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the value of the jewels, and the entire
execration of all your neighbours and every
private friend of your domestics. But, happily,
the Inspector promptly sends a plain, earnest-
looking man, who announces himself as one
of the two Detectives of the X division. He
settles the whole matter in ten minutes.
His examination is ended in five. As a
connoisseur can determine the painter of a
picture at the first glance, or a wine-taster
the precise vintage of a sherry by the merest
sip; so the Detective at once pounces upon
the authors of the work of art under
consideration, by the style of performance; if not
upon the precise executant, upon the " school"
to which he belongs. Having finished the
toilette branch of the inquiry, he takes a
short view of the parapet of your house, and
makes an equally cursory investigation of the
attic window fastenings. His mind is made
up, and most likely he will address you in
these words:—

"All right, Sir. This is done by one of
' The Dancing School! '"

"Good Heavens! " exclaims your
plundered partner. " Impossible, why our children
go to Monsieur Pettitoes, of No. 81, and I
assure you he is a highly respectable professor.
As to his pupils, I—"

The Detective smiles and interrupts.
"Dancers," he tells her, " is a name given
to the sort of burglar by whom she had been
robbed; and every branch of the thieving
profession is divided into gangs, which are termed
' Schools.' " From No. 82 to the end of the
street the houses are unfinished. The thief
made his way to the top of one of these, and
crawled to your garret—"

"But we are forty houses distant, and why
did he not favour one of my neighbours with
his visit? " you ask.

"Either their uppermost stories are not so
practicable, or the ladies have not such
valuable jewels."

"But how do they know that?"

"By watching and inquiry. This affair
may have been in action for more than a
month. Your house has been watched; your
habits ascertained; they have found out when
you dinehow long you remain in the dining-
room. A day is selected; while you are
busy dining, and your servants busy waiting
on you, the thing is done. Previously, many
journeys have been made over the roofs, to
find out the best means of entering your
house. The attic is chosen; the robber gets
in, and creeps noiselessly, or 'dances ' into the
place to be robbed."

"Is there any chance of recovering our
property? " you ask anxiously, seeing the
whole matter at a glance.

"I hope so. I have sent some brother
officers to watch the Fences' houses."


"Fences," explains the Detective, in reply
to your innocent wife's inquiry, "are
purchasers of stolen goods. Your jewels will
be forced out of their settings, and the gold

The lady tries, ineffectually, to suppress a
slight scream.

"We shall see, if, at this unusual hour of
the night, there is any bustle in or near any
of these places; if any smoke is coming out of
any one of their furnaces, where the melting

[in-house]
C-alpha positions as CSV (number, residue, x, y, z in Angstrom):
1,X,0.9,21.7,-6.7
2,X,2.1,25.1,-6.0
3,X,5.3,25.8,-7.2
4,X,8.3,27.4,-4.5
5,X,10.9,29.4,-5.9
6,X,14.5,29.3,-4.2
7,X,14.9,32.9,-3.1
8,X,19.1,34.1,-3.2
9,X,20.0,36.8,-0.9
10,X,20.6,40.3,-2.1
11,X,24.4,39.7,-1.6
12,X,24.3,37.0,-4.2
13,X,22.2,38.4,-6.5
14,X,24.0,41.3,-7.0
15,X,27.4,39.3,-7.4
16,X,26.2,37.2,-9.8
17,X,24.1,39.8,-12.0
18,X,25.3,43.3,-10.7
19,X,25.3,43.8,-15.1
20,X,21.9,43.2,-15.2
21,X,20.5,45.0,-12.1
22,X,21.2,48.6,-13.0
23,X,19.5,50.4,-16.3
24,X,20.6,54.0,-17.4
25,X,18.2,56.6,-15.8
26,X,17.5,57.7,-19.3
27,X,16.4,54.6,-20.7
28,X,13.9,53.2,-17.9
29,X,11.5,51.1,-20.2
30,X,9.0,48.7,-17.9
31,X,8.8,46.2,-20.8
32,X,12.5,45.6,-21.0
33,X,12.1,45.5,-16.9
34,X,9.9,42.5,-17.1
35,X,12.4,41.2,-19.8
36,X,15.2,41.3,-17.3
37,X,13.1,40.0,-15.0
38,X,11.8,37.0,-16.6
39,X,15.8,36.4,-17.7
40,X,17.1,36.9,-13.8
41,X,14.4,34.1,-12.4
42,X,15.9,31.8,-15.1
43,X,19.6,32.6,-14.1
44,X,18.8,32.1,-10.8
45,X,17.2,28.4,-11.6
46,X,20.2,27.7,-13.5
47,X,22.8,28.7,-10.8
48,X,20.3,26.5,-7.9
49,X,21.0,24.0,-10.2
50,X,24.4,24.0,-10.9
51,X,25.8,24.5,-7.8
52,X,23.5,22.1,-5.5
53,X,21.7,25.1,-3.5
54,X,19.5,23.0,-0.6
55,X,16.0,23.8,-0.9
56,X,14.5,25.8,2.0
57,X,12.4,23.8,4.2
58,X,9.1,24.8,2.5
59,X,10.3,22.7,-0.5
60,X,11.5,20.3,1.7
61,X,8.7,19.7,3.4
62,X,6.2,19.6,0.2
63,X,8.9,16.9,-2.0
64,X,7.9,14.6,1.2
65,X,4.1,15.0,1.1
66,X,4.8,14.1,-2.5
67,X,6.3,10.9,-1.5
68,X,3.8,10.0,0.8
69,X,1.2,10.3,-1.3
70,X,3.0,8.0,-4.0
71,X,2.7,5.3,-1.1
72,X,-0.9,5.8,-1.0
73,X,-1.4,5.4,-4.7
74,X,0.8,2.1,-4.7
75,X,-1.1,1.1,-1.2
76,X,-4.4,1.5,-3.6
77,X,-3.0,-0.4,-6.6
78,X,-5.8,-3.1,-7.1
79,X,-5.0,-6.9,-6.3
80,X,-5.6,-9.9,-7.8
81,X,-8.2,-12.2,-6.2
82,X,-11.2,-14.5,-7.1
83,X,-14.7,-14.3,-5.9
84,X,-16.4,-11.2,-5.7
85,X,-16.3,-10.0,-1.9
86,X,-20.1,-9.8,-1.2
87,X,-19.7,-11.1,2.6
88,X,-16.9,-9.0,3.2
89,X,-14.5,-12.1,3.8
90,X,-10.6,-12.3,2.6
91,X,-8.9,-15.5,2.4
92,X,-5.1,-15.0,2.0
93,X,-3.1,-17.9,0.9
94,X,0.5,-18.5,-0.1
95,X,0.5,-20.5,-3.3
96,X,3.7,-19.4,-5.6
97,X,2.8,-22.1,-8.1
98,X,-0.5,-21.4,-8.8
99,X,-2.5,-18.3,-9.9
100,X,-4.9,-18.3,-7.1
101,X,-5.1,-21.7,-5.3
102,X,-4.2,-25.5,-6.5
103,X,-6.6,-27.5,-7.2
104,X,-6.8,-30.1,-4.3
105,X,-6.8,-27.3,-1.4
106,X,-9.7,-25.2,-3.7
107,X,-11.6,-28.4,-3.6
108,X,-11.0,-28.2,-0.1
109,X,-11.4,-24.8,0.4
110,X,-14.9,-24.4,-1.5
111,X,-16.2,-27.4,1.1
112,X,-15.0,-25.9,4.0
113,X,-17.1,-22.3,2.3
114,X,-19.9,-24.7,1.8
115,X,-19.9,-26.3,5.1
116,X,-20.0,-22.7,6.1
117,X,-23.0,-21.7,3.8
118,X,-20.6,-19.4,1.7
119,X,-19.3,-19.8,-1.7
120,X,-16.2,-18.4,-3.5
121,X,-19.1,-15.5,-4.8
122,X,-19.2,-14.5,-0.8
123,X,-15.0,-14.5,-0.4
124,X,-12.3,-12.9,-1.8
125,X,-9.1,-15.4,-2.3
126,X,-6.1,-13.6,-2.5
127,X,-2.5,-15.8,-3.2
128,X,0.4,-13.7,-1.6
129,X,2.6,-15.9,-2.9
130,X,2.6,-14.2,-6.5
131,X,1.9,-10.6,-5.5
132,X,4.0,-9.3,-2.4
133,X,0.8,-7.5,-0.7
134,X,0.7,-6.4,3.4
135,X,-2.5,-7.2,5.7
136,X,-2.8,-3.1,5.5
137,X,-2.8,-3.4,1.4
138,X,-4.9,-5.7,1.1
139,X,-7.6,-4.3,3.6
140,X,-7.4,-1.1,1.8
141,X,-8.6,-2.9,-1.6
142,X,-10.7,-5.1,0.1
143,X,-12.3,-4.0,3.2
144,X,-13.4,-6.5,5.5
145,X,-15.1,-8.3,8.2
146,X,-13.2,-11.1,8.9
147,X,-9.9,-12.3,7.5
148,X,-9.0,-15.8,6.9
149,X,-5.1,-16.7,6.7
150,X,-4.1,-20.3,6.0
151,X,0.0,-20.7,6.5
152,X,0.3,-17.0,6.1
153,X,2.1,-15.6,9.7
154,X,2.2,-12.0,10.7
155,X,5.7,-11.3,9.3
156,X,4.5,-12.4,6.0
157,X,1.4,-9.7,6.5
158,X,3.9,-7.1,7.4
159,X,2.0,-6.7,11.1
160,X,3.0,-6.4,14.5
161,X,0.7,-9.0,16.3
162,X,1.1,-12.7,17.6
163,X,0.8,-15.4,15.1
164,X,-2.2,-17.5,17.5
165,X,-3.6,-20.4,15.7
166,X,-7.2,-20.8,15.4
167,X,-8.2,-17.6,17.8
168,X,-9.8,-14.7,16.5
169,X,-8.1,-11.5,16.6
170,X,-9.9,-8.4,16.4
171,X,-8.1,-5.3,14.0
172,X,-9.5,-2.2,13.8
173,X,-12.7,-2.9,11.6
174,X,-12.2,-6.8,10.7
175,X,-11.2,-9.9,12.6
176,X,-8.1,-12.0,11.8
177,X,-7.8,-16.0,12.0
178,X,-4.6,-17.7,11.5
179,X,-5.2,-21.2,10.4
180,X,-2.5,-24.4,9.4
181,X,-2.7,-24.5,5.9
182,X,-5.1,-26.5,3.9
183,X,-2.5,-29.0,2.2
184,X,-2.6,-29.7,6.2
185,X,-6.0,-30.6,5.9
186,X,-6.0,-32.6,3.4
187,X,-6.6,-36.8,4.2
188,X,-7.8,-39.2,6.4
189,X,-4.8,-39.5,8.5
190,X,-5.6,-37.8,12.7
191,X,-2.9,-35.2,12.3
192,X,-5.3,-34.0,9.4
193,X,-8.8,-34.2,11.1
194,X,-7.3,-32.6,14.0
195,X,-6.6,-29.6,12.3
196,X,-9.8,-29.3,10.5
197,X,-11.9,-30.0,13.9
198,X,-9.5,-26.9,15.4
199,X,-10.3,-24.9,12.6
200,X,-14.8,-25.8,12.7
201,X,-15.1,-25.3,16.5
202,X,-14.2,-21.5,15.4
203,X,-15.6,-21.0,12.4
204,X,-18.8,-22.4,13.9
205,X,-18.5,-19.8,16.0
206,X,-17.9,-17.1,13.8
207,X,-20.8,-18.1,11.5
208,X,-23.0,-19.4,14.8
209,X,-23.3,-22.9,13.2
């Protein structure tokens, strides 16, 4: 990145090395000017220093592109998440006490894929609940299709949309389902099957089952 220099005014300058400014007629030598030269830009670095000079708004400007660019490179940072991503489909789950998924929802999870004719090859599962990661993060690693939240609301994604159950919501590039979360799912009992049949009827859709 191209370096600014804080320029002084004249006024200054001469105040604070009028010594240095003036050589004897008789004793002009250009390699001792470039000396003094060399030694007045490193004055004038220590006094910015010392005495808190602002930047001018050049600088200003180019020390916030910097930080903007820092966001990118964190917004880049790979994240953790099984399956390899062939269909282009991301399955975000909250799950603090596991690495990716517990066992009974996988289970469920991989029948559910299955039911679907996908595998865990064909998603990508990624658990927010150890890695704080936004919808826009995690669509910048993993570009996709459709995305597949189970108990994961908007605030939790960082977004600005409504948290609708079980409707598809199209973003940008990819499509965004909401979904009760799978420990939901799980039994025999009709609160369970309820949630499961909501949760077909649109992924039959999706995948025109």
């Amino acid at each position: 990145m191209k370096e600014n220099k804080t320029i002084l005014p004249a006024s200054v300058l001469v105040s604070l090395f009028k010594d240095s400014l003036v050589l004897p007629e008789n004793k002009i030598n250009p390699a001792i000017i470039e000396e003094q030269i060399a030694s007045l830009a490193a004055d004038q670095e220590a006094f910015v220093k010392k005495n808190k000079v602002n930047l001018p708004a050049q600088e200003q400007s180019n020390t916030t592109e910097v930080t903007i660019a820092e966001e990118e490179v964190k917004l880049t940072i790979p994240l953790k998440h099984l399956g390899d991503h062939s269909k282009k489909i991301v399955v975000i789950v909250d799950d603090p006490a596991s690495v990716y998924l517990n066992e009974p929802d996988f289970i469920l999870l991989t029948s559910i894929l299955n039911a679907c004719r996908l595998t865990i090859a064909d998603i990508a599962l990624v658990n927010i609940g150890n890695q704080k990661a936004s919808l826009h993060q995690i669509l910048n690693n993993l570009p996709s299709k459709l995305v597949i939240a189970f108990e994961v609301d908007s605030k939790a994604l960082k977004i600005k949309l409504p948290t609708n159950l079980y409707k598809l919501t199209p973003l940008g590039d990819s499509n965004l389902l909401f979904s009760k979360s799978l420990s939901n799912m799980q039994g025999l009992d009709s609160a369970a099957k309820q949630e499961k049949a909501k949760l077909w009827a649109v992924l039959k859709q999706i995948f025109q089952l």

takes place. I shall go and seek out the
precise ' garretter 'that's another name
these plunderers give themselveswhom I
suspect. By his trying to ' sell ' your domestics
by placing the ring and toothpick in their
bed, I think I know the man. It is just in his

The next morning, you find all these
suppositions verified. The Detective calls, and
obliges you at breakfast after a sleepless
night with a complete list of the stolen
articles, and produces some of them for
identification. In three months, your wife
gets nearly every article back; her damsels'
innocence is fully established; and the thief
is taken from his " school " to spend a long
holiday in a penal colony.

This is a mere common-place transaction,
compared with the achievements of the staff
of the little army of Detective policemen at
head-quarters. Sometimes they are called
upon to investigate robberies; so executed,
that no human ingenuity appears to
ordinary observers capable of finding the thief.
He leaves not a trail or a trace. Every clue
seems cut off; but the experience of a
Detective guides him into tracks quite invisible
to other eyes. Not long since, a trunk was
rifled at a fashionable hotel. The theft was
so managed, that no suspicion could rest on
any one. The Detective sergeant who had
been sent for, fairly owned, after making a
minute examination of the case, that he could
afford no hope of elucidating the mystery.
As he was leaving the bed-room, however, in
which the plundered portmanteau stood, he
picked up an ordinary shirt-button from the
carpet. He silently compared it with those
on the shirts in the trunk. It did not match
them. He said nothing, but hung about the
hotel for the rest of the day. Had he been
narrowly watched, he would have been set
down for an eccentric critic of linen. He was
looking out for a shirt-front or wristband
without a button. His search was long and
patient; but at length it was rewarded. One
of the inmates of the house showed a
deficiency in his dress, which no one but a Detective
would have noticed. He looked as
narrowly as he dared at the pattern of the
remaining fasteners. It corresponded with
that of the little tell-tale he had picked
up. He went deeper into the subject, got a
trace of some of the stolen property,
ascertained a connexion between it and the sus-
pected person, confronted him with the owner
of the trunk, and finally succeeded in convicting
him of the theft.—At another hotel-robbery,
the blade of a knife, broken in the lock of a